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The Daily Wildcat

The Daily Wildcat

 

    Program to help ‘assure’ low-income students attend college

    Arizona Assurance, a new financial aid program for the state’s low-income students, is set to begin next fall with an initial cohort of about 400 students.

    The program, designed to help incoming freshmen attend the UA, will provide full tuition, fees, housing and books for four years for in-state students from families that make less than about $40,000 a year, although that figure is still being decided upon, said John Nametz, UA director of financial aid.

    Students in the program will be academically qualified for admission to the UA, said President Robert Shelton.

    “”This program is aimed at supporting students most in need, and would assure them that they could attend the University of Arizona free from the burden of tuition and fees,”” Shelton said in his State of the University speech Nov. 6.

    Access is at the heart of the program, Shelton said.

    “”Perhaps even more importantly, the program will send the message to all Arizonans that they should think about and plan for a college education, regardless of their financial situation,”” Shelton said. “”This message must reach young children and their parents so they plan early for college.””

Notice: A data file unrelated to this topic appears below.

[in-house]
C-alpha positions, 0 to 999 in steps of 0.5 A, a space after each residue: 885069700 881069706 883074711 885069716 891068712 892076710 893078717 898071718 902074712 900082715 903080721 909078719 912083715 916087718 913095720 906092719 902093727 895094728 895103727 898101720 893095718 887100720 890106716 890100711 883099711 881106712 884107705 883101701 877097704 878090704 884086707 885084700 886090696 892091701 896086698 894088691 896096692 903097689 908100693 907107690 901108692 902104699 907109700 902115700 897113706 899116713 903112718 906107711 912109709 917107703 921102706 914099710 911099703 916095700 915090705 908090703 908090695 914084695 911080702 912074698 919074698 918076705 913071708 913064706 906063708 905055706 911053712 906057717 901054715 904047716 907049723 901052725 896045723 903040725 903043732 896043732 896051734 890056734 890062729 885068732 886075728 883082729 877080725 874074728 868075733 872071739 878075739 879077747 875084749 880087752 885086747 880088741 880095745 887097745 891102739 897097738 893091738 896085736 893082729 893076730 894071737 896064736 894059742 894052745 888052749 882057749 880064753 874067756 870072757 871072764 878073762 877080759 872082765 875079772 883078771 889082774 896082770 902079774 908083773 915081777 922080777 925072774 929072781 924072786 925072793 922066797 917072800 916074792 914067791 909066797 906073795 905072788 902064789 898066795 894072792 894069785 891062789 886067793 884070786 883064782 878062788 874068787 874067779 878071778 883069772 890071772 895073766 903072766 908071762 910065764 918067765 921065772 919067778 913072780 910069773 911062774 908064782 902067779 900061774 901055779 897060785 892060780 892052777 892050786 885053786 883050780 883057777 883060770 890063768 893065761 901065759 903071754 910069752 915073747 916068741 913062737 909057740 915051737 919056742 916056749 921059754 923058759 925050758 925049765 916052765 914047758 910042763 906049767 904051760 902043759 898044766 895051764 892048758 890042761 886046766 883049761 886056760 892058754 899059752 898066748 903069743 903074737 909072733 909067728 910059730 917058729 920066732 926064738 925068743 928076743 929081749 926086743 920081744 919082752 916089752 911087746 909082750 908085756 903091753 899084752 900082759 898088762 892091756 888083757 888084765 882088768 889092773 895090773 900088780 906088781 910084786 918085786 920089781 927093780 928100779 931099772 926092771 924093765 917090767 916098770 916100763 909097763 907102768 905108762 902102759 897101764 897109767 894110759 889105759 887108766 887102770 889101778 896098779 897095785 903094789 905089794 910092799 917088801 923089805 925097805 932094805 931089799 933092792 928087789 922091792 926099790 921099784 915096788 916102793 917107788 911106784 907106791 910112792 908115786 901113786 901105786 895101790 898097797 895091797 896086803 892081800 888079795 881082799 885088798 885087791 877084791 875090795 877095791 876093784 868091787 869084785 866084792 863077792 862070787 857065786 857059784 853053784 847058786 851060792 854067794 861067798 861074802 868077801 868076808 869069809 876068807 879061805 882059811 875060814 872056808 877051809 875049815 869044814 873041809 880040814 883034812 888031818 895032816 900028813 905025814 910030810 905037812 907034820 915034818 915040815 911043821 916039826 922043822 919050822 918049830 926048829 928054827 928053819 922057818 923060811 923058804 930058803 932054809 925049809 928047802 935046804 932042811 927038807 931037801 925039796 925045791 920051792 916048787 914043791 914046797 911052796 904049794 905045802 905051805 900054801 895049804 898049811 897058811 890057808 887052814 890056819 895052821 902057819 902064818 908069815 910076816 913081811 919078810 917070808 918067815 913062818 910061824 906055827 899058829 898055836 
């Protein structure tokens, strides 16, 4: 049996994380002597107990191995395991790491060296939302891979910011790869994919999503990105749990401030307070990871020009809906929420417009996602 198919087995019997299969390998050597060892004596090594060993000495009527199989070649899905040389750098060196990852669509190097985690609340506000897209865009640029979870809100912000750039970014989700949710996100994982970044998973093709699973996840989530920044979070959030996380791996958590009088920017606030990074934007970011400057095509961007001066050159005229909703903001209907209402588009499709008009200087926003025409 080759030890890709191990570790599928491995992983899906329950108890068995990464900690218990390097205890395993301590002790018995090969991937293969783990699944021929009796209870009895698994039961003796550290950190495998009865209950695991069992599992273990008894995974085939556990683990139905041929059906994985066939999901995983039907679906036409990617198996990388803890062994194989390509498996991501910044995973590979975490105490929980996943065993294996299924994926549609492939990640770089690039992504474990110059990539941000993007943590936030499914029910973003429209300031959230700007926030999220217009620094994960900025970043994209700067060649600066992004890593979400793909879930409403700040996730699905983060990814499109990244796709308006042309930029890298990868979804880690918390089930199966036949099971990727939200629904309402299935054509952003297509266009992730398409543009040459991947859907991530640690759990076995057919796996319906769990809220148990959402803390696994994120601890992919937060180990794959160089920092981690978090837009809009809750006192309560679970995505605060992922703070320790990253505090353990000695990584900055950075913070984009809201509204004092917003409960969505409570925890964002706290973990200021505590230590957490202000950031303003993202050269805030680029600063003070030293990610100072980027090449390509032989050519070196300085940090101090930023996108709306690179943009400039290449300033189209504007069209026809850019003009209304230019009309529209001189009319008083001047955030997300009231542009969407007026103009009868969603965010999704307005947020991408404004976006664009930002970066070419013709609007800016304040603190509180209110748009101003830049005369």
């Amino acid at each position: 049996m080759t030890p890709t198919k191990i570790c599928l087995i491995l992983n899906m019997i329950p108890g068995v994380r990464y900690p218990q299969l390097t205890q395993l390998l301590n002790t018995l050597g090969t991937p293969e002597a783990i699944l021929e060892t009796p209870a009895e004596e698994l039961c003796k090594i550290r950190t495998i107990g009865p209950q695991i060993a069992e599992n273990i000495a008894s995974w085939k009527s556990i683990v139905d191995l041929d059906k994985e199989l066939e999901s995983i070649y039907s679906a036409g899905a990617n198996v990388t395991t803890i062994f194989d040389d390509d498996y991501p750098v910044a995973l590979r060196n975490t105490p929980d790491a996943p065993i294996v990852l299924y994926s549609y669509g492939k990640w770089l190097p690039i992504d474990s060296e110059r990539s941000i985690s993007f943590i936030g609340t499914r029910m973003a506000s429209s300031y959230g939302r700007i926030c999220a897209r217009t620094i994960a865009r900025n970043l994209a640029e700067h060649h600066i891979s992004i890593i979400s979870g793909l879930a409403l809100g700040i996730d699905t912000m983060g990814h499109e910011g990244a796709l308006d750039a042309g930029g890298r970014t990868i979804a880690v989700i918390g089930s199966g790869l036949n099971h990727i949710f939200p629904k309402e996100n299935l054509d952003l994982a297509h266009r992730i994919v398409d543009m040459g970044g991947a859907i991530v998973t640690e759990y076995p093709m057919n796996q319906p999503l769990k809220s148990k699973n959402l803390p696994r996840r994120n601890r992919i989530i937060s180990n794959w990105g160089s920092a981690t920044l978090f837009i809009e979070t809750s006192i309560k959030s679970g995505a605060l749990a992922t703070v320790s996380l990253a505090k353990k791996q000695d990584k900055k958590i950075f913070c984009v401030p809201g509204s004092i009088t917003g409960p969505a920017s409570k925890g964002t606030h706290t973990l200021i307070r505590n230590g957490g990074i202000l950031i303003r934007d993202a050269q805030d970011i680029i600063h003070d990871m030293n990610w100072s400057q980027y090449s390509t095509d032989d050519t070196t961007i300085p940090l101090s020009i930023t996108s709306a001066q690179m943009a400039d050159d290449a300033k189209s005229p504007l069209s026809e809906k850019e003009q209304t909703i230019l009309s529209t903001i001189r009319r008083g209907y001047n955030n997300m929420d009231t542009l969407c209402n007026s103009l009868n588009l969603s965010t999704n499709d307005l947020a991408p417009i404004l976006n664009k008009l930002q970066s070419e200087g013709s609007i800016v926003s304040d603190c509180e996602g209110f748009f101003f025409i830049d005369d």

The funding for the program will initially come from the UA’s budget, although the program is not at the core of the proposed tuition increases, Nametz said.

    In the future, Shelton will be seeking outside private sources for funding of the program.

    “”There is a limit to what the Arizona Assurance can provide if we do not get the state and private donors to step to the plate to support our efforts,”” he said.

    About 50 to 60 universities nationwide have programs that assure funding to students who meet similar criteria, including a program at Arizona State University, Nametz said.

    Arizona Assurance will also ensure that students involved are aware of campus resources available to them, such as academic advising, tutoring and research opportunities, he said.

    The program is not a make-or-break for low-income students who want to go to college, as students can borrow the full amount of their college costs, but it will take financial stress for qualifying students and families out of the equation, Nametz said.

    ASUA President Tommy Bruce said he thinks the program is a positive aspect to Shelton’s tuition proposal, and that it could benefit many UA students.

    Future cohorts of students are expected to exceed 400 students, Nametz said.

    “”It’s still developing, but it could really be a great addition to our university, and help more students attend,”” Bruce said.

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